Why did Jesus have to die?

The Rev Cynthia KR Banks; Good Friday—Year B; Isaiah 52:13-53:12; Psalm 22; Hebrews 10:16-25; John 18:1-19:42

This past Wednesday, our children made the way of the cross in the Great Hall. At the end, we gathered and talked. One of them asked me, “Why do they call it Good Friday?” Ah, that is the question. That is always the question. I told them of a woman, years ago, who came knocking on my office door about 10:30 on Maundy Thursday night. She had been keeping vigil in this space, and she had one question for me, “Why did Jesus have to die? Why did Jesus have to die?”

All week long, we have been stepping into the shoes of different characters. Judas, Peter, the sleeping disciples, the chief priests, Pilate, the mockers and taunters and teasers, but by now, on this Good Friday, Judas is long gone with his silver, Peter has heard the cock crow, the disciples have long since fled, the chief priests have won, Pilate has washed his hands, and the rest have rolled their dice and tired of the game. There are only three characters left today—God, Jesus, and us.

 “Why did Jesus have to die?” Did Jesus have to die? Could it have gone some other way? Could it have played out any other way? I suppose it could, and probably does—God has a good many religious and spiritual traditions through which to touch the human heart. But would it have been enough? If it had played out some other way, would it have been enough? Not the enough needed to placate an angry God, but would it have been enough for us?

How else would we see all the faces of the false self unmasked than through the One who begs God to “forgive them for they don’t know what they are doing”?

How else would we ever be pushed to ask that hardest of questions, “What is truth?”

How else would we ever learn what it means to yield, to truly yield?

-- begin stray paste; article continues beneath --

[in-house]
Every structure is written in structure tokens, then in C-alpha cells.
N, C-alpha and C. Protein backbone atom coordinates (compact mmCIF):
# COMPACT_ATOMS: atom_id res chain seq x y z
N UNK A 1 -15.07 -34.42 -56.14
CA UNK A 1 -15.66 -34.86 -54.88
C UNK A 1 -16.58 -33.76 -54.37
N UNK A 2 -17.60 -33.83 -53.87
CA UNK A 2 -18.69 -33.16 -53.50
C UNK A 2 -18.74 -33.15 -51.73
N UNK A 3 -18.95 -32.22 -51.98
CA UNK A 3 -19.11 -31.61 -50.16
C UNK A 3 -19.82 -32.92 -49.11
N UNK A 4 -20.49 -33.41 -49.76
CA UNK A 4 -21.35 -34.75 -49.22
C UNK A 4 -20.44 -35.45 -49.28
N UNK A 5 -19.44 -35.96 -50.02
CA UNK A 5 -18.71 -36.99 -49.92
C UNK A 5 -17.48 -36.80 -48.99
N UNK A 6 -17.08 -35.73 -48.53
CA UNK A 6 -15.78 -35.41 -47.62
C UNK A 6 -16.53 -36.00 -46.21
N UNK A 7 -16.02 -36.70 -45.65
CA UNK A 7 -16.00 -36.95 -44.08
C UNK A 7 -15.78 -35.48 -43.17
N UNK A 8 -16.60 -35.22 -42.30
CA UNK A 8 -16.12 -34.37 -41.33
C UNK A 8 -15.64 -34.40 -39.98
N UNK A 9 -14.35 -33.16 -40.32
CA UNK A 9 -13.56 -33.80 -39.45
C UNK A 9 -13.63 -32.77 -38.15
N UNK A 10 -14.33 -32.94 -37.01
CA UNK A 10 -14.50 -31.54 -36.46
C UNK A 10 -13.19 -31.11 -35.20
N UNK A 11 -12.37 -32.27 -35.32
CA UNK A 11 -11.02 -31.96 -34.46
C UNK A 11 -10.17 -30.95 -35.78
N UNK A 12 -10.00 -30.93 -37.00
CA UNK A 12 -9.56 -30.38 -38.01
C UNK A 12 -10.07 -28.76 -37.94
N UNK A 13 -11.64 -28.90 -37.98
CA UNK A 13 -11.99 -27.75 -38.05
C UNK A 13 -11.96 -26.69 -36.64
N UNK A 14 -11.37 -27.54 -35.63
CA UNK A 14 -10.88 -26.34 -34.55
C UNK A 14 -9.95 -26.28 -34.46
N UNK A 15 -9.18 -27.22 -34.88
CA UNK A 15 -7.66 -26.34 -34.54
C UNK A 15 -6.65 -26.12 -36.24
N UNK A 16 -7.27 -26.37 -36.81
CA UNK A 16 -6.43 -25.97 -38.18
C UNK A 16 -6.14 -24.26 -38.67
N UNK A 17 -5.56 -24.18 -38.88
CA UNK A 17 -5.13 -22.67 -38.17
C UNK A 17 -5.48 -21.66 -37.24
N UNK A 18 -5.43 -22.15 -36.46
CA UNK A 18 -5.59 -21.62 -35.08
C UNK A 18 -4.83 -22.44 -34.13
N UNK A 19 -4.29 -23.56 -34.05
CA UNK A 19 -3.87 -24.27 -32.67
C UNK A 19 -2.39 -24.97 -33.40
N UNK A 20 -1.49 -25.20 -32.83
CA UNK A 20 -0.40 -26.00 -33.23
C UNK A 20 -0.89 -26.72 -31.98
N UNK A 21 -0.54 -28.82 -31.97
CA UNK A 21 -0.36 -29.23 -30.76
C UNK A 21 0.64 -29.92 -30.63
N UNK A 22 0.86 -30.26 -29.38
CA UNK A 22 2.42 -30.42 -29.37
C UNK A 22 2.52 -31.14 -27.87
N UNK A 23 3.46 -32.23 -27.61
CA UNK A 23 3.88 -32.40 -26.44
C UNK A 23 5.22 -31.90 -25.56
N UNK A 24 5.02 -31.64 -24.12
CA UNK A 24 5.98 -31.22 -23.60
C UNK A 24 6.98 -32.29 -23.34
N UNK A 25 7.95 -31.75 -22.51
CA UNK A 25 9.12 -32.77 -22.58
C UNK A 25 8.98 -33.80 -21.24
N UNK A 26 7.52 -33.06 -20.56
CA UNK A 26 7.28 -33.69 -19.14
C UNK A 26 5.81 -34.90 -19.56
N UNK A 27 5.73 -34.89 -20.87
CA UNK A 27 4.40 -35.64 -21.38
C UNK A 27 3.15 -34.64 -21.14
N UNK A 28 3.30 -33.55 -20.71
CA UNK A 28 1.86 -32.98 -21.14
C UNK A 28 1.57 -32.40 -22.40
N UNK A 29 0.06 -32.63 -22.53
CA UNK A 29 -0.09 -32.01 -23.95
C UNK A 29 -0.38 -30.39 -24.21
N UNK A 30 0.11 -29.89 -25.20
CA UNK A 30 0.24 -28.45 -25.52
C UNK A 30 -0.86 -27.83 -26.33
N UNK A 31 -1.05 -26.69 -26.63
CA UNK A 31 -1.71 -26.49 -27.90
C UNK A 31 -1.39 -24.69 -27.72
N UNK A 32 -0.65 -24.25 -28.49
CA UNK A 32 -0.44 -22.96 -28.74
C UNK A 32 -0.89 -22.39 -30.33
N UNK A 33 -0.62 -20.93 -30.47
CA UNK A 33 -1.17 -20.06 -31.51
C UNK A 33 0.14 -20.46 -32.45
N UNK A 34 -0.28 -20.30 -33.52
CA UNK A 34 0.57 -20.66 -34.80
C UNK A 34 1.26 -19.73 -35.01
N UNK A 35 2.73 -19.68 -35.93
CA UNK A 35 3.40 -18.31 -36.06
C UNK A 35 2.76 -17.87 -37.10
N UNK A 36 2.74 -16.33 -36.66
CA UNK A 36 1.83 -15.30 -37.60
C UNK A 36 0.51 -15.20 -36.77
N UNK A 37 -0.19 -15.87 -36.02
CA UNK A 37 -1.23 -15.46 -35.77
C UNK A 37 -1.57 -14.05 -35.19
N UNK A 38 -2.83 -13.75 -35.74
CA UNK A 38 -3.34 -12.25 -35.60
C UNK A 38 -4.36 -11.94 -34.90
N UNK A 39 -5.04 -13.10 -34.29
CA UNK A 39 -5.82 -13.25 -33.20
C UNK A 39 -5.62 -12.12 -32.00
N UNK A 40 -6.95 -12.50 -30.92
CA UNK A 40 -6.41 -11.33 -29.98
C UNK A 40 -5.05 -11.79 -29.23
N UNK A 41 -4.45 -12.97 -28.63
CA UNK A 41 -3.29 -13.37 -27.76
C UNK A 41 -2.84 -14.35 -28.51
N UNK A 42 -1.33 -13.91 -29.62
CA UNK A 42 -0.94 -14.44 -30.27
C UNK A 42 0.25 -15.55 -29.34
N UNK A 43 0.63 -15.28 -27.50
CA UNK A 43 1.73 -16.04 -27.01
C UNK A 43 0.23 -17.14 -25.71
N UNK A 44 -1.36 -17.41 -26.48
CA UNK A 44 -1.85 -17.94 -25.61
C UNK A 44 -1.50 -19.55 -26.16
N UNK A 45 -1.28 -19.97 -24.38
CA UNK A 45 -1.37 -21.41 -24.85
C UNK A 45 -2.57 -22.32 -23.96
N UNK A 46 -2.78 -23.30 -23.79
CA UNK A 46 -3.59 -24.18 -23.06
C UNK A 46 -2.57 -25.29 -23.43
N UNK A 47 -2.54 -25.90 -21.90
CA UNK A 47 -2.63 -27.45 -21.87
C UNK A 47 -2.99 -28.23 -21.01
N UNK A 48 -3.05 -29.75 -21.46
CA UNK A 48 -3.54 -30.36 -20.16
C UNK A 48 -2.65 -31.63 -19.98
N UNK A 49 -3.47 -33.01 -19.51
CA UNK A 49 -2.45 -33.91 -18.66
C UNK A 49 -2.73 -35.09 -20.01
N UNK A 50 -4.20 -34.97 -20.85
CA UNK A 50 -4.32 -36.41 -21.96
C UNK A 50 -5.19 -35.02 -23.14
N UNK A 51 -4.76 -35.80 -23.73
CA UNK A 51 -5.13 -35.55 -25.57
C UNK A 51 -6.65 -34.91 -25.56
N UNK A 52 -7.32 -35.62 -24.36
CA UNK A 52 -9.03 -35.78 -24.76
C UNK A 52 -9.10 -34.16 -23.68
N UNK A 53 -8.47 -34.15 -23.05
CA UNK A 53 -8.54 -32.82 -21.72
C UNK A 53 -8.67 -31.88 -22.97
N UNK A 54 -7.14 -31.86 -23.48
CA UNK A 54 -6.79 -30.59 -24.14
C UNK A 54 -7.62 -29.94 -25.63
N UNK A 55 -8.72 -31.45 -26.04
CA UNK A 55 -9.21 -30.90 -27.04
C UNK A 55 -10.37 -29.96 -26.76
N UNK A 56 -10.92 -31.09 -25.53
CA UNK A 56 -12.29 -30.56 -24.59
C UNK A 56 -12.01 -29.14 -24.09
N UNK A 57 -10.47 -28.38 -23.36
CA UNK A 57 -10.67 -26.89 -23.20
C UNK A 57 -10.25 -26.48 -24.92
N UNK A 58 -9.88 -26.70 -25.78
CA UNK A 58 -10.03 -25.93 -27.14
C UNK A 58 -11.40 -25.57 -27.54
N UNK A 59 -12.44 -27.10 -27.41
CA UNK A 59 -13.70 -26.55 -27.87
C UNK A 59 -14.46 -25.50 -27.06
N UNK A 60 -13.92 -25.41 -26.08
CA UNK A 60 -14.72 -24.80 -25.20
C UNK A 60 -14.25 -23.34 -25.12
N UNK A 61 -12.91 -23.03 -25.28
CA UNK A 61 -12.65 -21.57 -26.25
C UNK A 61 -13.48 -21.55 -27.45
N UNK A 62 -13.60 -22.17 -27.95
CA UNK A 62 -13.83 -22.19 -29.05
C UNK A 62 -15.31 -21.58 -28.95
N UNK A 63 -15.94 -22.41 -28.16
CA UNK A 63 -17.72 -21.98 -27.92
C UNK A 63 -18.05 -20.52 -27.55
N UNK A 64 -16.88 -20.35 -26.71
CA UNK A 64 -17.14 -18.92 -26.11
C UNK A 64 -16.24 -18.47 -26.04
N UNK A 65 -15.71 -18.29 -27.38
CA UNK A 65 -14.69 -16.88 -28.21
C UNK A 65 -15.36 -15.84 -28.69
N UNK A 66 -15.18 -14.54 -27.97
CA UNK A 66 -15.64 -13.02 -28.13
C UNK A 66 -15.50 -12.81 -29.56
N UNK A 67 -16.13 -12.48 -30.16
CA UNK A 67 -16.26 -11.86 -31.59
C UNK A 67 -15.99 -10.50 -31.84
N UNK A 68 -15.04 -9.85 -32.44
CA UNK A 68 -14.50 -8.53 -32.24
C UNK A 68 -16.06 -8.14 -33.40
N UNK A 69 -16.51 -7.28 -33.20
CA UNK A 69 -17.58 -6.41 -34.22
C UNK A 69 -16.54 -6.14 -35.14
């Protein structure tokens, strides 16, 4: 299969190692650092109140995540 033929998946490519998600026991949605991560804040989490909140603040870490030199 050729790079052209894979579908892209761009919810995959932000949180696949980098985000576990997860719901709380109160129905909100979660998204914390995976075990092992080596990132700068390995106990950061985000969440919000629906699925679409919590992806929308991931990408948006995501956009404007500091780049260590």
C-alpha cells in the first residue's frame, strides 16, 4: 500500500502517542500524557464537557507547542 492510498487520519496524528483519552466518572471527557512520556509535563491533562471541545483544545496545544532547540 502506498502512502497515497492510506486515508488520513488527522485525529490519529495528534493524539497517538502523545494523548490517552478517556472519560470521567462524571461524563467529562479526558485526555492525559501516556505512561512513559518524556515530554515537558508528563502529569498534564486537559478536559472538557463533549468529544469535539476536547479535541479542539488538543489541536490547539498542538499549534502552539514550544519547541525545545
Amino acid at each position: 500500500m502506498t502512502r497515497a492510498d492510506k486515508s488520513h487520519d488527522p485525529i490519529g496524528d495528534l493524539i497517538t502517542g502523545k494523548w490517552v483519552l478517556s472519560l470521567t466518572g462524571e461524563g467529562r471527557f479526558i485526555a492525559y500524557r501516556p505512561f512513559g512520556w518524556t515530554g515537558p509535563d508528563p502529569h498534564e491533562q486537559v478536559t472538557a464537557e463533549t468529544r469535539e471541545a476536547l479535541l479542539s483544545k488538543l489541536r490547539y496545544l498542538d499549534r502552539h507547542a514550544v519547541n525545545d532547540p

How else would we ever see the utter insanity of the myth of redemptive violence than in the One who hangs there refusing to do violence in return? In some earlier time, in some earlier part of the drama, God might have rained down fire upon this crazed, broken humanity à la Sodom and Gommorah, but not on this day. On this day, God receives this violence, and holds it, and in that receiving and holding drains it of its life and power. As violent as we human beings are, how else would we see that Love calls us a different way?

How else would we know, know without a doubt, that there is nowhere in our human existence, nowhere in our earthly life, nowhere in the hells we inhabit, nowhere that we can go that God has not gone before us, how else would we know that than through the One who has drunk the dregs of human suffering, drained that cup completely, drained it until “it [was] finished”?

How else would we ever know God’s complete, utter, total solidarity with us in the depths of our humanity than through the One who has felt our anguish, experienced our loneliness, known our fear, tasted our abandonment, borne our despair?

How else would we ever trust that when we feel forsaken, we are not forsaken. The One who cried that awful, piercing cry from the cross, “My God, my God, why have you forsaken me?”that One filled even that godforsaken place with God. How else would we know that no place, no place in our human journey is godforsaken, no place is forsaken by God, how else would we know that were it not for this day?

Why did Jesus have to die? Why do we call this Friday Good?

Because nothing else would have been enough to show us the unfathomable depths of God’s love for us.

 “Do you know how much I love you?” This is the only question God cares about. And today, this is how God answers, “Let me show you. Let me show you. Nothing else will be enough. I must show you with my flesh, with my arms stretched out, with my heart exposed. Then you will know. Then you will know. Then, it will be enough.”Amen.

The Rev. Cynthia K. R. Banks
St. Luke’s Episcopal Church, Boone, NC
March 29, 2013